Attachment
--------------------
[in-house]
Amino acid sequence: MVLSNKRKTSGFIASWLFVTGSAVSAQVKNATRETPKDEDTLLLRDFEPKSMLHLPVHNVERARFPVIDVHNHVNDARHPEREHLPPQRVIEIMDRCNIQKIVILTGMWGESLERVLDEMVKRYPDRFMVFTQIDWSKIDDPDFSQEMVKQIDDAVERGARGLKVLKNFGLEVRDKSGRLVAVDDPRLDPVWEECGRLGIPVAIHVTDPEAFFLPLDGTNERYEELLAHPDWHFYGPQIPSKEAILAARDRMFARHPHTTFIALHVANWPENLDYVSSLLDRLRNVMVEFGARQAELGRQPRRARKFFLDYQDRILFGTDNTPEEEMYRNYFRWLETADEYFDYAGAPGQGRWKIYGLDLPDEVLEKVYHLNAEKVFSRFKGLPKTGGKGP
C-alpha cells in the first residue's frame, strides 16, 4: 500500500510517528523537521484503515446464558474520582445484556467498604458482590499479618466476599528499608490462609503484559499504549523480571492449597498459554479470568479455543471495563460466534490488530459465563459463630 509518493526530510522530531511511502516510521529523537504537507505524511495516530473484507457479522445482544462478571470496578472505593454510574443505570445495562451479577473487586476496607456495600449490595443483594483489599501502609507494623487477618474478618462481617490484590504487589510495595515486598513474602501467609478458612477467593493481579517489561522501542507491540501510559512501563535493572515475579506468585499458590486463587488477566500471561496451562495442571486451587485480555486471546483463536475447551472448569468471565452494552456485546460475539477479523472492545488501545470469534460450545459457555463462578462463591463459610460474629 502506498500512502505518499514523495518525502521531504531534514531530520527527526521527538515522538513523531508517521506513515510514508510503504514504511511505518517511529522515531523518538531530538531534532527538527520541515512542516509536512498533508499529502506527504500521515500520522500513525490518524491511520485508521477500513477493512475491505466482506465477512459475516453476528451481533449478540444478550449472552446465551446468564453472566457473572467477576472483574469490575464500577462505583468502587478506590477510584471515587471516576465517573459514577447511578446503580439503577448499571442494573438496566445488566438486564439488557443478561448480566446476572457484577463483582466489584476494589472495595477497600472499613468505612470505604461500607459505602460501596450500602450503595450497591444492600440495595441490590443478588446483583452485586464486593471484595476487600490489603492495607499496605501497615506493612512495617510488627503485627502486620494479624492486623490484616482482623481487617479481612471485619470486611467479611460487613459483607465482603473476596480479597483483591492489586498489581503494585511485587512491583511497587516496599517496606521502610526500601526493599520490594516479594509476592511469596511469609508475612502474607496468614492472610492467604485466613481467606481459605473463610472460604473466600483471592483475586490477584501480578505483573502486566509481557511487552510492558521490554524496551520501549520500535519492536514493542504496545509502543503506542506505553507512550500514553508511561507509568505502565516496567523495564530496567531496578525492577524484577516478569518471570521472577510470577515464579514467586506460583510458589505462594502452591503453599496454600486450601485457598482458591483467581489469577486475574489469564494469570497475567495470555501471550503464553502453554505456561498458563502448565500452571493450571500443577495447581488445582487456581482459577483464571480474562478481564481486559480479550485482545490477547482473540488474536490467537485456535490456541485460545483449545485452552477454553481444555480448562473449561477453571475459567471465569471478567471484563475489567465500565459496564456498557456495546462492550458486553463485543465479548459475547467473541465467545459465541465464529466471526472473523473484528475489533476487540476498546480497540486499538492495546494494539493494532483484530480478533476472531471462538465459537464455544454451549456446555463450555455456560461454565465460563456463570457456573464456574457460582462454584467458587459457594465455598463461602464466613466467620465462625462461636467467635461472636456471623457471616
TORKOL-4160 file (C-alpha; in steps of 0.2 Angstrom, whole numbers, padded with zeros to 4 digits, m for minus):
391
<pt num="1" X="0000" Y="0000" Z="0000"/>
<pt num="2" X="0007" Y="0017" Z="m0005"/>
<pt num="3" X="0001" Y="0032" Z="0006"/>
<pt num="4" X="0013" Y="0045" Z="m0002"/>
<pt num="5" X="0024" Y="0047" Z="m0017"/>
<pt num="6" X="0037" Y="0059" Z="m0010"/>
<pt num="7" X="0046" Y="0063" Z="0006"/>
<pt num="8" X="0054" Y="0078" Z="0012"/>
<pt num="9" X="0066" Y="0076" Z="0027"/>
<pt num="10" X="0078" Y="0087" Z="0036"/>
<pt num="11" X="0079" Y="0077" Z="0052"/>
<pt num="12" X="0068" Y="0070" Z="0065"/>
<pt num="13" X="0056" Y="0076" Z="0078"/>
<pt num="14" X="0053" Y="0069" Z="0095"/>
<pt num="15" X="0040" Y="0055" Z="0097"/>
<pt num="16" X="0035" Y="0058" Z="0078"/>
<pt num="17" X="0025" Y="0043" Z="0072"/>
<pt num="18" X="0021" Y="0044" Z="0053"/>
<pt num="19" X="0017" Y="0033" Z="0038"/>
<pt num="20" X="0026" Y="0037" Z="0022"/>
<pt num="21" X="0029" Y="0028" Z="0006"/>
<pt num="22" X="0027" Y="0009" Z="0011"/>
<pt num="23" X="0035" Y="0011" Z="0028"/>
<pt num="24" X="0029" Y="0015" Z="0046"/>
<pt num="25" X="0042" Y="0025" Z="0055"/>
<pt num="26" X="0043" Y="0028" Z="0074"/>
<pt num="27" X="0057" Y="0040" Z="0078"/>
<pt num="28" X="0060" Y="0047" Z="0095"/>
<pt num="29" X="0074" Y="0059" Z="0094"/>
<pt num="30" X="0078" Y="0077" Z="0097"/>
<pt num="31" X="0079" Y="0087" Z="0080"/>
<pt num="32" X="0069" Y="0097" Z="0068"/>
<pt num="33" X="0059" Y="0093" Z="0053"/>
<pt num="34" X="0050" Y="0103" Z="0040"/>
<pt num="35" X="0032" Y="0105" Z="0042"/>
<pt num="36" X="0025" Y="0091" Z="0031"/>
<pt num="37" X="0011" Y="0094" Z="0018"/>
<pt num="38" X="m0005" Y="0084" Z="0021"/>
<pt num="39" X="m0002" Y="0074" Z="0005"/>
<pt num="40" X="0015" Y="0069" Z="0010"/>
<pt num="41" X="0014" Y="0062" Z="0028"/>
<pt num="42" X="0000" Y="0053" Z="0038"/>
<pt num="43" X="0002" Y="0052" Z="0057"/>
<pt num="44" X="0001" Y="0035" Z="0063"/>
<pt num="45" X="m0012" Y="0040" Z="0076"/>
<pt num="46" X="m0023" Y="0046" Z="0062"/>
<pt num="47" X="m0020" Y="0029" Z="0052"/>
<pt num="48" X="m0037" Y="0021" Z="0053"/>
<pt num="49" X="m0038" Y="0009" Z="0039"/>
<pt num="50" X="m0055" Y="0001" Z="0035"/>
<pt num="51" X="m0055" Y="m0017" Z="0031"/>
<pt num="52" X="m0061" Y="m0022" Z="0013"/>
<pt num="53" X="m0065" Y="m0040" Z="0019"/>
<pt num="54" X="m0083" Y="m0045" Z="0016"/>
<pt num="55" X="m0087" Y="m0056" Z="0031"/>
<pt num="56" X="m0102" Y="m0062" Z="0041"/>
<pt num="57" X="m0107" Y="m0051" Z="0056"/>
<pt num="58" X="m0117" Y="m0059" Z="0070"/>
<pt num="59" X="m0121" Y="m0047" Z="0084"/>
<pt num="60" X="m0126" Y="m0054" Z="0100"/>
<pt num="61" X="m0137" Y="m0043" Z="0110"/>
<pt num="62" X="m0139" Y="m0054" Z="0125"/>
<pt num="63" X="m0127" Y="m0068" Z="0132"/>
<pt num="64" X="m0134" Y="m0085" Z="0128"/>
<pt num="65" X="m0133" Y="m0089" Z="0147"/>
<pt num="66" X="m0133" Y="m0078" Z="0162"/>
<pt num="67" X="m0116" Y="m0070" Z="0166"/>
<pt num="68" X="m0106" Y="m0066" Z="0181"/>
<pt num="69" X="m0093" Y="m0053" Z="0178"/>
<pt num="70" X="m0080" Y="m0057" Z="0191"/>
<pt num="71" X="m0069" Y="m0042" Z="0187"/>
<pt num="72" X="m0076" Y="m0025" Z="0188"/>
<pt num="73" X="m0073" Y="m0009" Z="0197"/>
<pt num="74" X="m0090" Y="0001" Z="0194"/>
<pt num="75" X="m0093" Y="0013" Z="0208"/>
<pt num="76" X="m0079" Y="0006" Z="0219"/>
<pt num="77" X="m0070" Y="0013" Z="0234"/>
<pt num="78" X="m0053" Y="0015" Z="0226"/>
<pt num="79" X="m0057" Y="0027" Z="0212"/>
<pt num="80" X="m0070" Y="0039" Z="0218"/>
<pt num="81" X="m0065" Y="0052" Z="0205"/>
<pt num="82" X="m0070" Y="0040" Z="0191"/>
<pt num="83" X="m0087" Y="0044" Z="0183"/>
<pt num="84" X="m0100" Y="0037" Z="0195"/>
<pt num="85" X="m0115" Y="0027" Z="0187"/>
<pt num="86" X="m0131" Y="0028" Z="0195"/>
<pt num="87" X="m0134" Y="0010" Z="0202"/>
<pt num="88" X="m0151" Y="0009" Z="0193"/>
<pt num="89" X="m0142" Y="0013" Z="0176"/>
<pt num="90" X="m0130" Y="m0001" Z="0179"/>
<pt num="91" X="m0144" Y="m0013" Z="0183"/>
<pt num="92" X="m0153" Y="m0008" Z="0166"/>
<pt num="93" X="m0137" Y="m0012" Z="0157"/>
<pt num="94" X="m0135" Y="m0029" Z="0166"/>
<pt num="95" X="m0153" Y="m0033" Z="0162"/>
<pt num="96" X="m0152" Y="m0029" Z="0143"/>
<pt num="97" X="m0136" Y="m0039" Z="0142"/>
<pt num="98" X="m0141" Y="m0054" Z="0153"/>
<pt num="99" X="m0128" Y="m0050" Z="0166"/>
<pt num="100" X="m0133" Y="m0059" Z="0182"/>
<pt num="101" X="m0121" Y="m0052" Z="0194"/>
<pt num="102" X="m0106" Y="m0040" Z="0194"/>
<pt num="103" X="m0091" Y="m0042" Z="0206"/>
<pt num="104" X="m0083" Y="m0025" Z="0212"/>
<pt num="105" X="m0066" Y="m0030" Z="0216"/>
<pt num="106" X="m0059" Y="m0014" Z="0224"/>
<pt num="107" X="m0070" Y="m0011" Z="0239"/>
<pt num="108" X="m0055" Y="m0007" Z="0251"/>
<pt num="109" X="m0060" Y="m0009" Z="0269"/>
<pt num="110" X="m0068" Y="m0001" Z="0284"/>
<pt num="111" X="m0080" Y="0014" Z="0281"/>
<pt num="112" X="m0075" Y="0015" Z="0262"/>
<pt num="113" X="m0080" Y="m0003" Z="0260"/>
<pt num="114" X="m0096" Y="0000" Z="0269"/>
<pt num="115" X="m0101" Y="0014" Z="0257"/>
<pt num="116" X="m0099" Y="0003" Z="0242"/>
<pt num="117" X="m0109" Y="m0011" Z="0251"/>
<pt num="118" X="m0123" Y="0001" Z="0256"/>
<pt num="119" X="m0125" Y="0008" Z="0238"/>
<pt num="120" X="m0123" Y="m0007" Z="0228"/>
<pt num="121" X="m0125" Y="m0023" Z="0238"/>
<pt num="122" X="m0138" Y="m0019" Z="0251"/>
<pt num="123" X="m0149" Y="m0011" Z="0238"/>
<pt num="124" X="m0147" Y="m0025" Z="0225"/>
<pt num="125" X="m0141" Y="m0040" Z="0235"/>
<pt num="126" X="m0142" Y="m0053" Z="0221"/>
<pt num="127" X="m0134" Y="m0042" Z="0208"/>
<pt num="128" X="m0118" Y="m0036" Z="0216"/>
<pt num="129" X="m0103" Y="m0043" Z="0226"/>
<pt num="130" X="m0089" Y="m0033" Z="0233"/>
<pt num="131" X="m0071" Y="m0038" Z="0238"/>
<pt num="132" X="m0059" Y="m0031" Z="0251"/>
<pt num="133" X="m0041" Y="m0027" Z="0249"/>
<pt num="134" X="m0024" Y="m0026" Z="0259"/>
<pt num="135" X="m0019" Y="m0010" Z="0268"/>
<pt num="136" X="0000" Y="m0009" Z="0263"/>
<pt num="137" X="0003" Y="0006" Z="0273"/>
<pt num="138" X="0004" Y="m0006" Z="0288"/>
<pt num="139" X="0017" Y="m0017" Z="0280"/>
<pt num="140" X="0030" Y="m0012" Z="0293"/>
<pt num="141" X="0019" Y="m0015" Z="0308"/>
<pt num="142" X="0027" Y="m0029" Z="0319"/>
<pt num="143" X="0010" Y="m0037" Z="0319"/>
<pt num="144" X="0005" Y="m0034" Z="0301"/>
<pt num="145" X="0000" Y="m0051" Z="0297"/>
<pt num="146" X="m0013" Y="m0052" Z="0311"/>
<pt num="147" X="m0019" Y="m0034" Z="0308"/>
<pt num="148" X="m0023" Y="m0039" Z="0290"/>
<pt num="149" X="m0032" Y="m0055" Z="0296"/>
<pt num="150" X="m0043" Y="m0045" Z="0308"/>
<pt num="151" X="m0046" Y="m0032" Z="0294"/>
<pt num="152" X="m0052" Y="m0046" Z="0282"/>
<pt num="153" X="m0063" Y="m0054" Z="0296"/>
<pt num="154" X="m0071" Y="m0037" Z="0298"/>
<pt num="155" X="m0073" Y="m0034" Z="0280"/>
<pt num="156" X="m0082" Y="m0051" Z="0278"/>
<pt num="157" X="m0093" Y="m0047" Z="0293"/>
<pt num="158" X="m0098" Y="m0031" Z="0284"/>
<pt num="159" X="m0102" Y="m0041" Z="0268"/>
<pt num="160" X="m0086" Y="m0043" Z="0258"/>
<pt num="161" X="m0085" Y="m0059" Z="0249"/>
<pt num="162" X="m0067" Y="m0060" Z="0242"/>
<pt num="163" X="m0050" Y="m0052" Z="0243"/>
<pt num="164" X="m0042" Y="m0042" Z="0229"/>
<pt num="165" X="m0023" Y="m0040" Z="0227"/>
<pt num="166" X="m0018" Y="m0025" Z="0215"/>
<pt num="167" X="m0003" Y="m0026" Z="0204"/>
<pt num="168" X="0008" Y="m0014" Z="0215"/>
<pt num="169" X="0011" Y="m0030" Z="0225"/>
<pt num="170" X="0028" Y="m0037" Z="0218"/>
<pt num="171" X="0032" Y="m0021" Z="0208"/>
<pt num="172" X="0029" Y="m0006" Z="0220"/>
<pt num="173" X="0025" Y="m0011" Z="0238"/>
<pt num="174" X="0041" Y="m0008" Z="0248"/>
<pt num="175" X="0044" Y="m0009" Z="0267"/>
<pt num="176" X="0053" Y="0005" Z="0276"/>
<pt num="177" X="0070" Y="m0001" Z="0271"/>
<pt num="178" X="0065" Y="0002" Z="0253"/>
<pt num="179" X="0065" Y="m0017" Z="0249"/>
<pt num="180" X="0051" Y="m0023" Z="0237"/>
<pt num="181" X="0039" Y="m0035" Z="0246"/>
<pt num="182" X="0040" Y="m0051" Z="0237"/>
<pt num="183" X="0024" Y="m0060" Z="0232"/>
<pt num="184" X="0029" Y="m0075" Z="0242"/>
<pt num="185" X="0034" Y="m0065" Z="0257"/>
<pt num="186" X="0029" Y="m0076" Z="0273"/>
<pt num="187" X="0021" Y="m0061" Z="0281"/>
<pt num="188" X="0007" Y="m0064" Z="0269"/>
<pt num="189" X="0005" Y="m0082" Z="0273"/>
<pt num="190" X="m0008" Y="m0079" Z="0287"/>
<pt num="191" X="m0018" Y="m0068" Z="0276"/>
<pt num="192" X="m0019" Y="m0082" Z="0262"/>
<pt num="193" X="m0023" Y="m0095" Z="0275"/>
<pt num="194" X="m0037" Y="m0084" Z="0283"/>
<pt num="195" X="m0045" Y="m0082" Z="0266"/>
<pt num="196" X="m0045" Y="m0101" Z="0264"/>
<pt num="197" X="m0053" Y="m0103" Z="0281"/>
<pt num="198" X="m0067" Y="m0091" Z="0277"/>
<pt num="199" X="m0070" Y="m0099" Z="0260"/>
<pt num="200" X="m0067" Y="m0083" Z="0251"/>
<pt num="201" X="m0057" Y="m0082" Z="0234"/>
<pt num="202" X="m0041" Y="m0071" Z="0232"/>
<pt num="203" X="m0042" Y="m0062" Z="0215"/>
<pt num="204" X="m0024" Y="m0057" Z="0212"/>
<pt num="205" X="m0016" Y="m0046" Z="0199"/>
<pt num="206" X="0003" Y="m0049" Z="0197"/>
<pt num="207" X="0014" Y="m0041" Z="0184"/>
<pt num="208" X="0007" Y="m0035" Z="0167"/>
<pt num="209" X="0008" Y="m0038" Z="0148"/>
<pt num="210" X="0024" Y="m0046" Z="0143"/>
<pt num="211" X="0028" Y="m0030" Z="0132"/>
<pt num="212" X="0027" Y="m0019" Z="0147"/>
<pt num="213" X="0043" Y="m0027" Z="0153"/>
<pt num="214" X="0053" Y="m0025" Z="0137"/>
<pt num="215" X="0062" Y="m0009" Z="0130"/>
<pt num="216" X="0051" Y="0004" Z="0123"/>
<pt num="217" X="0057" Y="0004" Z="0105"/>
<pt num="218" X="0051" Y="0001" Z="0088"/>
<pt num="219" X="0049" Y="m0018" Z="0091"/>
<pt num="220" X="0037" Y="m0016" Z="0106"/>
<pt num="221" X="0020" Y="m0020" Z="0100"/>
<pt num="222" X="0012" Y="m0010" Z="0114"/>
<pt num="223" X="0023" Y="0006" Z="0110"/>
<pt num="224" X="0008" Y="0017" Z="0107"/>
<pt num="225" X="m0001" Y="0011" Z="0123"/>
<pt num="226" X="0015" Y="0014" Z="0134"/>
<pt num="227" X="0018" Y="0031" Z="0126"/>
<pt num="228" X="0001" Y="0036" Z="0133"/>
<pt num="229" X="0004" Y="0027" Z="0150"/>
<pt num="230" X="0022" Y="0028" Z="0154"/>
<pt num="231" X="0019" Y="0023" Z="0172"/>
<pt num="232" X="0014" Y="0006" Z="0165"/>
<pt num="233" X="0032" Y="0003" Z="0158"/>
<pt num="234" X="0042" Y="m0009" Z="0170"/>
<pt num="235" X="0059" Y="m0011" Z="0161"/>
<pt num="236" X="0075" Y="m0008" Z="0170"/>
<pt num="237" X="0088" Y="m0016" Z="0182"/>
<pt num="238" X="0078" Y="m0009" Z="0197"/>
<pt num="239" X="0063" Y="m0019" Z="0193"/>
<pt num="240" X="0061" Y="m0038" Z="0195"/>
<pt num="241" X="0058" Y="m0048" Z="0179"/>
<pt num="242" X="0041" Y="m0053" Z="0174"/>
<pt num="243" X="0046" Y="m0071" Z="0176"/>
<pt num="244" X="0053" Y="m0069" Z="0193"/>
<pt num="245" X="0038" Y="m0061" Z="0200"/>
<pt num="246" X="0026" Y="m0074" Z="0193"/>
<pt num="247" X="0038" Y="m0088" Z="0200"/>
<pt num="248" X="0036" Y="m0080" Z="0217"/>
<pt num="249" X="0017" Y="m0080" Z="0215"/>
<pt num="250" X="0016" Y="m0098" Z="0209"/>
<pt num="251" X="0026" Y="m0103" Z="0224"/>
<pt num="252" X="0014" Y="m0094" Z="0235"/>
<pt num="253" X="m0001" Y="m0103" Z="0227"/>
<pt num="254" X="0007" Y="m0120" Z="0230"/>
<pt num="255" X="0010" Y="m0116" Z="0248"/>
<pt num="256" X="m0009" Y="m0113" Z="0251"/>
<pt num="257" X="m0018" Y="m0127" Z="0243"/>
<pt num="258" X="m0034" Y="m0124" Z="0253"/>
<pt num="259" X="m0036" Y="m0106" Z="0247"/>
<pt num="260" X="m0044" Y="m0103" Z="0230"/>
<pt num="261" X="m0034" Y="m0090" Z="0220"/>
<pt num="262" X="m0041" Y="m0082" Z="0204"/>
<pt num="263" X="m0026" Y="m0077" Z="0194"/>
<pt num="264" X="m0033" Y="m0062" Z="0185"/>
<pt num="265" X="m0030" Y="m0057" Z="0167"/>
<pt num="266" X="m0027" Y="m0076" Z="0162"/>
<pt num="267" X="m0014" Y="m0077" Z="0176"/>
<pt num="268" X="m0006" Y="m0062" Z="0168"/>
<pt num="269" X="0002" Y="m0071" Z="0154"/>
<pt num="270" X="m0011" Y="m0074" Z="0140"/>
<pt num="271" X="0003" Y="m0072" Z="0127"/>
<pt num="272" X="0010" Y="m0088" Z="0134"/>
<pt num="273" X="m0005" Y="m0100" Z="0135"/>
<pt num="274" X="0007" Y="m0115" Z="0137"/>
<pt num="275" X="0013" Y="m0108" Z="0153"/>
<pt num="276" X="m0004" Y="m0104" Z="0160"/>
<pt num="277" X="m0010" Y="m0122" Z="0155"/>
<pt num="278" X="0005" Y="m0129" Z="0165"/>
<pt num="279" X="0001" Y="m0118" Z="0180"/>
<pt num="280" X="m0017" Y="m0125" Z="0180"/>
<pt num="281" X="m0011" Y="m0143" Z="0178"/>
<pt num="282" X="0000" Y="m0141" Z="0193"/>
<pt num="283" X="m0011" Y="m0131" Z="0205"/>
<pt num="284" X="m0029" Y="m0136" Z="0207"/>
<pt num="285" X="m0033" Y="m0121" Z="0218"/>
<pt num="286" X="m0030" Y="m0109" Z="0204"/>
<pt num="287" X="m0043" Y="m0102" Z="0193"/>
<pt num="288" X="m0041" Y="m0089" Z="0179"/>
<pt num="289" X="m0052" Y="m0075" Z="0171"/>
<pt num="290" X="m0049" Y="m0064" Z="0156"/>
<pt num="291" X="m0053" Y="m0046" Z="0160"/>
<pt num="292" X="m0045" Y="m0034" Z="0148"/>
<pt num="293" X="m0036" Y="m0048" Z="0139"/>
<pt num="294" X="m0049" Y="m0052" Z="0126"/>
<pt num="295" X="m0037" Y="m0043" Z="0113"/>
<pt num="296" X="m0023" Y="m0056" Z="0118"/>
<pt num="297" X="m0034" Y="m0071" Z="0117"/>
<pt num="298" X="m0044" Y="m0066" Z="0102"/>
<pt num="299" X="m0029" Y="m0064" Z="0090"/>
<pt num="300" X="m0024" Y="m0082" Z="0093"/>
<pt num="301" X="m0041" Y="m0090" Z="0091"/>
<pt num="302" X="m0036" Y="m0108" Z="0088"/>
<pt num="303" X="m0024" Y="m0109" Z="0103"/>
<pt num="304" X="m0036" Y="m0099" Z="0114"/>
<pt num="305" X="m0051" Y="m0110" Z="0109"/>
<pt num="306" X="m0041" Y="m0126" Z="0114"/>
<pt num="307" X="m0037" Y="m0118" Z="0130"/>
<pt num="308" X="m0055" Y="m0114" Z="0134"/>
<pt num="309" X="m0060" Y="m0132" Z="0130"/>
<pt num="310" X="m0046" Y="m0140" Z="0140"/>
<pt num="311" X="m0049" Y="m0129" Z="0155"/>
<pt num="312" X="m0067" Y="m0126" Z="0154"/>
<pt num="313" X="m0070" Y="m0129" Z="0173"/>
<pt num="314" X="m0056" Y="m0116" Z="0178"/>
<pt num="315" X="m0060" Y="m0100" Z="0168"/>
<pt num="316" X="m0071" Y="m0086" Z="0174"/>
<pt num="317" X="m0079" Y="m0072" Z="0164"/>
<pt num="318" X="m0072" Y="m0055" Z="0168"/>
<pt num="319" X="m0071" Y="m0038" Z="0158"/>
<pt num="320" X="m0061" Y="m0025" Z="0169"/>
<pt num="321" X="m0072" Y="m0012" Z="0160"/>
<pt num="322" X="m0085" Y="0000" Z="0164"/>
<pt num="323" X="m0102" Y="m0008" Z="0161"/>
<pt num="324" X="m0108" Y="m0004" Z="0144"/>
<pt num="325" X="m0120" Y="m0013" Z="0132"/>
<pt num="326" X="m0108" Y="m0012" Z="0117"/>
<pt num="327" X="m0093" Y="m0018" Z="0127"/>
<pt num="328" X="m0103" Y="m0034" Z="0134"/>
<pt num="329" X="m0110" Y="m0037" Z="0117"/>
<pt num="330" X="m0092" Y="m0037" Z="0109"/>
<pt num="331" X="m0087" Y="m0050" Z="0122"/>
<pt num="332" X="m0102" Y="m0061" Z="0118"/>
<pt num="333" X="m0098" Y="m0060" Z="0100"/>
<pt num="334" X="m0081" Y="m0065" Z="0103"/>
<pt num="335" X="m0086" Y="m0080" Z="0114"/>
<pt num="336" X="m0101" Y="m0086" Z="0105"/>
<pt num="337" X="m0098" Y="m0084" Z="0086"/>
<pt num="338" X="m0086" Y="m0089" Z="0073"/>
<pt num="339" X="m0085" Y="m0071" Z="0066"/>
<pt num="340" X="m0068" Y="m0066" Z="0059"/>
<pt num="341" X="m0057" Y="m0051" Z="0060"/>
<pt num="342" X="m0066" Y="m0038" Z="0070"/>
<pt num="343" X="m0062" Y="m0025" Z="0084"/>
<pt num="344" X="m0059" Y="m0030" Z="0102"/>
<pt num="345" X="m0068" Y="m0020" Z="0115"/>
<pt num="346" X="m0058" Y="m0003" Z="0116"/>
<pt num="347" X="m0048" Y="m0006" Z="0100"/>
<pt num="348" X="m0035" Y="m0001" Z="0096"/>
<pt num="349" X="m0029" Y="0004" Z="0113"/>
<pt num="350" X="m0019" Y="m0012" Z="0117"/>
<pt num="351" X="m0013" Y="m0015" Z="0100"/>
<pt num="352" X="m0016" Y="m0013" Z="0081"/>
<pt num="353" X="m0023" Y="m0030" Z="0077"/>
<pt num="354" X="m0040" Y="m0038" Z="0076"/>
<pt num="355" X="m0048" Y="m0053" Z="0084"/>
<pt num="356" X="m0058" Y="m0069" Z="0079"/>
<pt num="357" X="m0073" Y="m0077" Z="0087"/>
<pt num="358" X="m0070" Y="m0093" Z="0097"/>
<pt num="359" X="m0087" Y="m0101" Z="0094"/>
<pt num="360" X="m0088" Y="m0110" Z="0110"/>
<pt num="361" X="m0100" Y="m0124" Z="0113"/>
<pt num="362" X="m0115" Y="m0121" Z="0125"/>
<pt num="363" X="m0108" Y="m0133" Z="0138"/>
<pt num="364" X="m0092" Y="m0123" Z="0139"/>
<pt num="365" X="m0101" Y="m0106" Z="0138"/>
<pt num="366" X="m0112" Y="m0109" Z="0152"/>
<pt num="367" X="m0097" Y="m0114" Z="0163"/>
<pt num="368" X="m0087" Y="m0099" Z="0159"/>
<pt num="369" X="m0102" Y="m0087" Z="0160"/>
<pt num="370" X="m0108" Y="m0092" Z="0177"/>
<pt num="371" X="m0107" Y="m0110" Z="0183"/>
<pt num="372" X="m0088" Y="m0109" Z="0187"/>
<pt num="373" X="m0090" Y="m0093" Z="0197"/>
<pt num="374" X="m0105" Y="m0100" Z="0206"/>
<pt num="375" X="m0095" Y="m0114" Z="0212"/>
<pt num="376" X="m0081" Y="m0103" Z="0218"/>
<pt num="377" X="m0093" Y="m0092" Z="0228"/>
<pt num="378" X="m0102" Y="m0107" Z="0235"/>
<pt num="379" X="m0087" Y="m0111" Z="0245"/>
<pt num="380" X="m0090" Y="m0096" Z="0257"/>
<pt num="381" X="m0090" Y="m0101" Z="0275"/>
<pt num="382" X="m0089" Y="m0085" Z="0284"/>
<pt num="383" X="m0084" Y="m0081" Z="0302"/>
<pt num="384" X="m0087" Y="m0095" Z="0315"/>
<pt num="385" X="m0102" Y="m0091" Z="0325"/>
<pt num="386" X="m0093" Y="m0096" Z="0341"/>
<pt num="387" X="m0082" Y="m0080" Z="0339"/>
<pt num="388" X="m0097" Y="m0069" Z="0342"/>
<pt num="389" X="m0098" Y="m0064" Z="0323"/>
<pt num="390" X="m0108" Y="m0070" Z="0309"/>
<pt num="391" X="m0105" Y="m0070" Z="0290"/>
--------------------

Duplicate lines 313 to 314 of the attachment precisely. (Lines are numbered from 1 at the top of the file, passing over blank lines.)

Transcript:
<pt num="308" X="m0055" Y="m0114" Z="0134"/>
<pt num="309" X="m0060" Y="m0132" Z="0130"/>